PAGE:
Surface treatment technology Technical brushes: versatile tools for deburring applications

A guest post by Julius Moselweiß*/ Translated by Alexander Stark

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Brush deburring is one of the most flexible and sometimes most economical methods of mechanical deburring technology. It offers manufacturers and processors of metal and polymer semi-finished products and components the opportunity to remove burrs, round off edges and remove flakes.

Flexible and economical: Apart from complex plant technology, brush deburring offers a highly efficient process for removing burrs, rounding edges and loosening tinsel.
Flexible and economical: Apart from complex plant technology, brush deburring offers a highly efficient process for removing burrs, rounding edges and loosening tinsel.
(Source: Kullen-Koti)

Brush deburring is a purely mechanical surface engineering process. It is suitable for deburring and rounding the edges of workpieces made of steel and iron, non-ferrous, light and sintered metals, and engineering plastics. It can also be used very efficiently for removing tinsel burrs and fettling castings. In industrial practice, brush deburring can be used with hand-held tools and conventional automatic processing machines as well as in fully automated production cells with CNC systems and industrial robots. It relieves the user of the need to invest in expensive, complex plant technology and is considered to be particularly sustainable, as it does not require the addition of chemicals or the supply of thermal energy. The tool brushes required for the process engineering implementation can usually be clamped into existing machines, which considerably simplifies the integration of brush deburring into existing production environments. Since it is also suitable for semi-finished products and batch size 1 components as well as for mass processing, brush deburring is just as attractive for prototype builders, small series and contract manufacturers as it is for large series manufacturers and OEMs.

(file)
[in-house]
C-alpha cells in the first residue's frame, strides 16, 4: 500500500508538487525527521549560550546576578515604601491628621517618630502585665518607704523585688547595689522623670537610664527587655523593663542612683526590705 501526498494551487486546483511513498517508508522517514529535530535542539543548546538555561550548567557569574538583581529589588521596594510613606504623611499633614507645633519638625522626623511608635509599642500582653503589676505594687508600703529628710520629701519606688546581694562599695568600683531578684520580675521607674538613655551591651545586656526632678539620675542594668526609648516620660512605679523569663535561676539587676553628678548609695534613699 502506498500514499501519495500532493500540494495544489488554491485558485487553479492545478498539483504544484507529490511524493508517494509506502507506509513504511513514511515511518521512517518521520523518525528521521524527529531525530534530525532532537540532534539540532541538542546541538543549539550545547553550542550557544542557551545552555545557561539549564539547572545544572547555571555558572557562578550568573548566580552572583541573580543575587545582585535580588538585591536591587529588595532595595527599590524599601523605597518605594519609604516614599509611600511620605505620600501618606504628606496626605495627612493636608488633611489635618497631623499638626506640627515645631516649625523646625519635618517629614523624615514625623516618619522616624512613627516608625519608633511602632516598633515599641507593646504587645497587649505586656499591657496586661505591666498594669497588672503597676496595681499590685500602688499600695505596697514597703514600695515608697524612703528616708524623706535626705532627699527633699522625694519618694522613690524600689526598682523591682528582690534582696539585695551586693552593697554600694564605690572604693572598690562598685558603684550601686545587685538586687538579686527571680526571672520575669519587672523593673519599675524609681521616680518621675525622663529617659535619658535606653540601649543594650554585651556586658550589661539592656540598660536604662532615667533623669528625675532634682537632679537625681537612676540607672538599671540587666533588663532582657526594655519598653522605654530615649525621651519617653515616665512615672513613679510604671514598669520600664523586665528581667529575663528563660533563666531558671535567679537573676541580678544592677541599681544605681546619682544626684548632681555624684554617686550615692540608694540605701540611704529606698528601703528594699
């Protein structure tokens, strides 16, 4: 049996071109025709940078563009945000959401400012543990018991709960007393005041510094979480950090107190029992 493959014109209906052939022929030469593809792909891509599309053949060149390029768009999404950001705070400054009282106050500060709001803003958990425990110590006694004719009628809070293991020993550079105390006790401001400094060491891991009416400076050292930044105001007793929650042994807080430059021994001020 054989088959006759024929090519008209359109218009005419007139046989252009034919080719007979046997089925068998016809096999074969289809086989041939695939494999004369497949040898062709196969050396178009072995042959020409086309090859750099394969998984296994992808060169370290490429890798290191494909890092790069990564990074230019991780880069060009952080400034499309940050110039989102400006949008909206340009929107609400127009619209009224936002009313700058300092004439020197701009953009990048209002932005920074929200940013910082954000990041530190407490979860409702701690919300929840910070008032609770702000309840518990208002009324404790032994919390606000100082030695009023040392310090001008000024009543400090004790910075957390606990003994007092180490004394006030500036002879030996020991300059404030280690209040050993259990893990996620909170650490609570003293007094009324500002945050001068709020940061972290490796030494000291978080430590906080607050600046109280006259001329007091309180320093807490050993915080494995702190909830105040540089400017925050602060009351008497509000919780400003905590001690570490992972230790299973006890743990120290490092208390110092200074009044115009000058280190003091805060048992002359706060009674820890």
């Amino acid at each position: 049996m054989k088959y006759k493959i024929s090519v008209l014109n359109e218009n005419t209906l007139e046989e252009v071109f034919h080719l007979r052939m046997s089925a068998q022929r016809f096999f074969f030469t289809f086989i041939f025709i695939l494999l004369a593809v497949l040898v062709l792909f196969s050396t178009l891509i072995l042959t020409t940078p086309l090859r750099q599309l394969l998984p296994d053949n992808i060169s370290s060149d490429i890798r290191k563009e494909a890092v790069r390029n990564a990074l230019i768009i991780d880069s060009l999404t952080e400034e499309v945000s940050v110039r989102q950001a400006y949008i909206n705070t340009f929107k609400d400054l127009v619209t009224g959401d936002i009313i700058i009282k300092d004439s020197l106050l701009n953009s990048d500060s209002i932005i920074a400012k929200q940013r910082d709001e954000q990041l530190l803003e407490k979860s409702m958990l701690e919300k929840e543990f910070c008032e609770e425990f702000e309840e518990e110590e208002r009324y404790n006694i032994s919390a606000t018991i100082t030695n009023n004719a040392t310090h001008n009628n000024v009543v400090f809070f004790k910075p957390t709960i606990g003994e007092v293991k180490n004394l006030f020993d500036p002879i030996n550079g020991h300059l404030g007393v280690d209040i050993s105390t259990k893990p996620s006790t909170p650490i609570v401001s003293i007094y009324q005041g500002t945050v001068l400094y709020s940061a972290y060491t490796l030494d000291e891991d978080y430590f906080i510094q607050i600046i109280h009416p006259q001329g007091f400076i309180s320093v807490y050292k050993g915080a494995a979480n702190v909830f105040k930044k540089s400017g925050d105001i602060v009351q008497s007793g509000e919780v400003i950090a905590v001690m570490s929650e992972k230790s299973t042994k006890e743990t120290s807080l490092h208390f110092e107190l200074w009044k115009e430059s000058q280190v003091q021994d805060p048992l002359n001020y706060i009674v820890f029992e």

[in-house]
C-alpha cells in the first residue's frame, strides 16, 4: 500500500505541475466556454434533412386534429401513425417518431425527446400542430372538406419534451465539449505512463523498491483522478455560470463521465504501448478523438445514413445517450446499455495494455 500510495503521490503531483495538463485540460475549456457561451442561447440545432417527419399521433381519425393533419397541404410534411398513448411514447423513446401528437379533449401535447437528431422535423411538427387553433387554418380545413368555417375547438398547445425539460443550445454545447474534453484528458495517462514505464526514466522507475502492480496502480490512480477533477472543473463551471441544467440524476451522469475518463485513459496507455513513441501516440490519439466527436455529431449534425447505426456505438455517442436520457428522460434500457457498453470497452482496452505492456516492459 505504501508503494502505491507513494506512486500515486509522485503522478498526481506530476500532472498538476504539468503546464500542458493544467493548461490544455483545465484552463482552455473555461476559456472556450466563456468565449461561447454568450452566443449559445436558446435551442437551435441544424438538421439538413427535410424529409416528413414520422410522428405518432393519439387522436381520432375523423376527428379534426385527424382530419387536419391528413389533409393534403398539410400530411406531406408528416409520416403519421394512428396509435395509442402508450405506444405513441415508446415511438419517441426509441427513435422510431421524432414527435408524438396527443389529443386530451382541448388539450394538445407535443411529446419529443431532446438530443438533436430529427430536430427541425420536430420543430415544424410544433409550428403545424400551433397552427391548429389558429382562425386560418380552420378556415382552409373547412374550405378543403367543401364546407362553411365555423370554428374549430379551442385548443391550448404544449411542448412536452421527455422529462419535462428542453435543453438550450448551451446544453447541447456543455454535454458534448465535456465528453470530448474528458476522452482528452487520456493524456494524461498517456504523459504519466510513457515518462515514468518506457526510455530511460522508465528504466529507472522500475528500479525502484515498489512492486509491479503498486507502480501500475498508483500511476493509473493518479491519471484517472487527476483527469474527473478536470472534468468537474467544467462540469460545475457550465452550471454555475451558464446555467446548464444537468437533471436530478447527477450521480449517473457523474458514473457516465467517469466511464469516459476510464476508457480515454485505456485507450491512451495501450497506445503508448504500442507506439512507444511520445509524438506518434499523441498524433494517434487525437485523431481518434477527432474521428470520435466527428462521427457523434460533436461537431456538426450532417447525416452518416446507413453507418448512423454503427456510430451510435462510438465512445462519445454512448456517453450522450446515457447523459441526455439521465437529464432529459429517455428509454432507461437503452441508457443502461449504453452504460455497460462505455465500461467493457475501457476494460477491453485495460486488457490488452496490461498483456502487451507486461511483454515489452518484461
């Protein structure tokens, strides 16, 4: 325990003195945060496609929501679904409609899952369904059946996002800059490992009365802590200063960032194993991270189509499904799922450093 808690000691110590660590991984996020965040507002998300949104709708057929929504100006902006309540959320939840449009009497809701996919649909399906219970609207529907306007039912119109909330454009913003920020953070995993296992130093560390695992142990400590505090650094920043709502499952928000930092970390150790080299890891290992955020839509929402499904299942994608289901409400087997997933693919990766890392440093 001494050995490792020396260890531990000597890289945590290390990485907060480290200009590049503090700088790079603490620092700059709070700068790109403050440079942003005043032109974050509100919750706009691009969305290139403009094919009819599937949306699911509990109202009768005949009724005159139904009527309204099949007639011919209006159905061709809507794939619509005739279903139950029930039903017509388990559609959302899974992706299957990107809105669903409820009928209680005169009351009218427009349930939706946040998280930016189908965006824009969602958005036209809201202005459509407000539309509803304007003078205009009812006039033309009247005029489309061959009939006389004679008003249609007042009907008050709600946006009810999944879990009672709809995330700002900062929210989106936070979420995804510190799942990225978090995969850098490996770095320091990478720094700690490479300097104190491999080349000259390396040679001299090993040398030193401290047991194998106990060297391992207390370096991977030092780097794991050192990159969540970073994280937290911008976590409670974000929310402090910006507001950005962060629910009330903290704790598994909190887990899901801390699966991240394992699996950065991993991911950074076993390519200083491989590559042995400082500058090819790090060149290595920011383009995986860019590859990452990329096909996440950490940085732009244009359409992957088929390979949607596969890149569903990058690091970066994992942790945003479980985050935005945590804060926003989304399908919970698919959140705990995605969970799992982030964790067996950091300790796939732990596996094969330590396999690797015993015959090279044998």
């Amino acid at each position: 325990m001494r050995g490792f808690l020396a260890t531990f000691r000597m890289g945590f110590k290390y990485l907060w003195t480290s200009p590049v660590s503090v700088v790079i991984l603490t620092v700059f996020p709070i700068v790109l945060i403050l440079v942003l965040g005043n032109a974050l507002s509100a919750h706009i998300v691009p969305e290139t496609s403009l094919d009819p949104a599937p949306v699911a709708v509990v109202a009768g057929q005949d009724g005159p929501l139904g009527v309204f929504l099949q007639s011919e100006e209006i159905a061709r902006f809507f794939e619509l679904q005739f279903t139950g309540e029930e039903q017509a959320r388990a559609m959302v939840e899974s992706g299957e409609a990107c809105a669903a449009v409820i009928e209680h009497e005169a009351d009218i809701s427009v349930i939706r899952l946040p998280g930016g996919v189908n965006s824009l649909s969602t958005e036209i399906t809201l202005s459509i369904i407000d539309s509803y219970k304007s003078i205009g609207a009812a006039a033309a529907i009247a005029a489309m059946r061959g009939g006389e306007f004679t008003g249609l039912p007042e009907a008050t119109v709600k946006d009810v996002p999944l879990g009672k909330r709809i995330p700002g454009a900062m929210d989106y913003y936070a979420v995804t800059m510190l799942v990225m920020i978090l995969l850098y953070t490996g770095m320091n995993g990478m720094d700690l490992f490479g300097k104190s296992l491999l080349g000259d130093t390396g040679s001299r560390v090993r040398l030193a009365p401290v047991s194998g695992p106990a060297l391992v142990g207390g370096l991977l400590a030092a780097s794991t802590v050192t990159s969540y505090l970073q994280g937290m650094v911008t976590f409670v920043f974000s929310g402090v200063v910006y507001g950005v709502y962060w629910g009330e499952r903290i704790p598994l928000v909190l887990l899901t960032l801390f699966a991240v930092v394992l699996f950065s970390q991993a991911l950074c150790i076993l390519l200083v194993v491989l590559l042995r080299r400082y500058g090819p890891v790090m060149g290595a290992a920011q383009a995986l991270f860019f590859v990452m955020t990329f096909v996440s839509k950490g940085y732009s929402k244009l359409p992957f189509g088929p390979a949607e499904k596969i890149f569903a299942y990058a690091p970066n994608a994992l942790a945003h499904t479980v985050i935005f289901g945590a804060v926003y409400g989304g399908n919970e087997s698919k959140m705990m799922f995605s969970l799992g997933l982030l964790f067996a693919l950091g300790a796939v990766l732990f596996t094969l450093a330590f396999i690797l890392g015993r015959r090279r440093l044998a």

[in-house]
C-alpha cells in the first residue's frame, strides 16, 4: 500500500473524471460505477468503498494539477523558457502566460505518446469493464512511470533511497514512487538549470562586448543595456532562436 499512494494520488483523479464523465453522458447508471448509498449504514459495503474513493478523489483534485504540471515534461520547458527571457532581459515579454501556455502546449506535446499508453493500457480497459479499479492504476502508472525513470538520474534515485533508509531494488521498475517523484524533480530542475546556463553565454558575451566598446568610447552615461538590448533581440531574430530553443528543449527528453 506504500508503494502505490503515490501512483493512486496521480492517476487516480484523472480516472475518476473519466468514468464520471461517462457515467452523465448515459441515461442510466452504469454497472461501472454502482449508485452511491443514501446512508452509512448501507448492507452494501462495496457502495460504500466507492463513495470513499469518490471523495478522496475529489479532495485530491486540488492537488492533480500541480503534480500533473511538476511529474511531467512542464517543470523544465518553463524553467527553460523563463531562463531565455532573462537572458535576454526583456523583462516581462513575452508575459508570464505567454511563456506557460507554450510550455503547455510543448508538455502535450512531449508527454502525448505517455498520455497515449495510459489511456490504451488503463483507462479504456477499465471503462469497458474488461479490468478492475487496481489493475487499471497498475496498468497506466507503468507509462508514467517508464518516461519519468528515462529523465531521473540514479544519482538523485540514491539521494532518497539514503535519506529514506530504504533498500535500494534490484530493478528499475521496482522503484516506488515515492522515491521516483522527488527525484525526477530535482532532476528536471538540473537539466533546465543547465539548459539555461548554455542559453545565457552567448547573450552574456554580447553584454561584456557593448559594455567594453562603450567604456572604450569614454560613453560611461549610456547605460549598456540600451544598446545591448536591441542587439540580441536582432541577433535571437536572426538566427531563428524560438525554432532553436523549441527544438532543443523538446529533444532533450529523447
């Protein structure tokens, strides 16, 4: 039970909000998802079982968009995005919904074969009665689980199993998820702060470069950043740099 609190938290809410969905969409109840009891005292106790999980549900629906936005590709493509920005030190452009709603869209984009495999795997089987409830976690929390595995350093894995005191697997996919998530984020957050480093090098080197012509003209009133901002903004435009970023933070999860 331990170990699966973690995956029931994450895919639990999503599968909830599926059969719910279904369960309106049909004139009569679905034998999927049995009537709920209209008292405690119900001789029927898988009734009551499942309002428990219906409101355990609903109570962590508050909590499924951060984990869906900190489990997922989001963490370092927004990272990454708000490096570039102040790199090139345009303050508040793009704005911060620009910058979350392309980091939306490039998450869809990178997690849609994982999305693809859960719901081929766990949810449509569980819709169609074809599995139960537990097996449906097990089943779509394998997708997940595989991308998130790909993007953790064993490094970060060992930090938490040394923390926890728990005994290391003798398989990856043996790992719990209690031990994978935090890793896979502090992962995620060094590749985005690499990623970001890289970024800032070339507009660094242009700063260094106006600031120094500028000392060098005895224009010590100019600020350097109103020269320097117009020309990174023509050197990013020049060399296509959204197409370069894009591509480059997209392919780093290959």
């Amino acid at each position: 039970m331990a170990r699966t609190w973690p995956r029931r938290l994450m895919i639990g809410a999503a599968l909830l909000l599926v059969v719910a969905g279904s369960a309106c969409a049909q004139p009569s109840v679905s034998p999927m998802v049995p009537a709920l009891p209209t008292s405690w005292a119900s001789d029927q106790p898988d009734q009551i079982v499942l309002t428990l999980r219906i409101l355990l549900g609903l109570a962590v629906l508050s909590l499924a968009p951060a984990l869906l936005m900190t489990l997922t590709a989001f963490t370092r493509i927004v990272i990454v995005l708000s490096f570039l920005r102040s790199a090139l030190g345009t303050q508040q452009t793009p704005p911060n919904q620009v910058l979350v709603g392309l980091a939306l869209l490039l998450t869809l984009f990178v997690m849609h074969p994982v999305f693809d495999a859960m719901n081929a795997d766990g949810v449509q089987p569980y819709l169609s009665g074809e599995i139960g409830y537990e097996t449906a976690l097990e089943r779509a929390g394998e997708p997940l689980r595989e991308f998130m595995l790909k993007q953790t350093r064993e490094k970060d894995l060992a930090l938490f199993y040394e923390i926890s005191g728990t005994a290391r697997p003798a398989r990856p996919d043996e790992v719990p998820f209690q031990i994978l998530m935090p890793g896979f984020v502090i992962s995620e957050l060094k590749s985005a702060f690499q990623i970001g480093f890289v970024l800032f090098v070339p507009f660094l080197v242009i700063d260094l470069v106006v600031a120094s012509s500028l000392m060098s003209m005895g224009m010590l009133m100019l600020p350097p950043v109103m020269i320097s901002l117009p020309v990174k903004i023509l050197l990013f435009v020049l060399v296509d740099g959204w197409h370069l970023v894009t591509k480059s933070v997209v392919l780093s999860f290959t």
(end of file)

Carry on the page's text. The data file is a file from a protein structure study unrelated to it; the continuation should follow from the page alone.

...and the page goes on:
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Plenty of scope for the right choice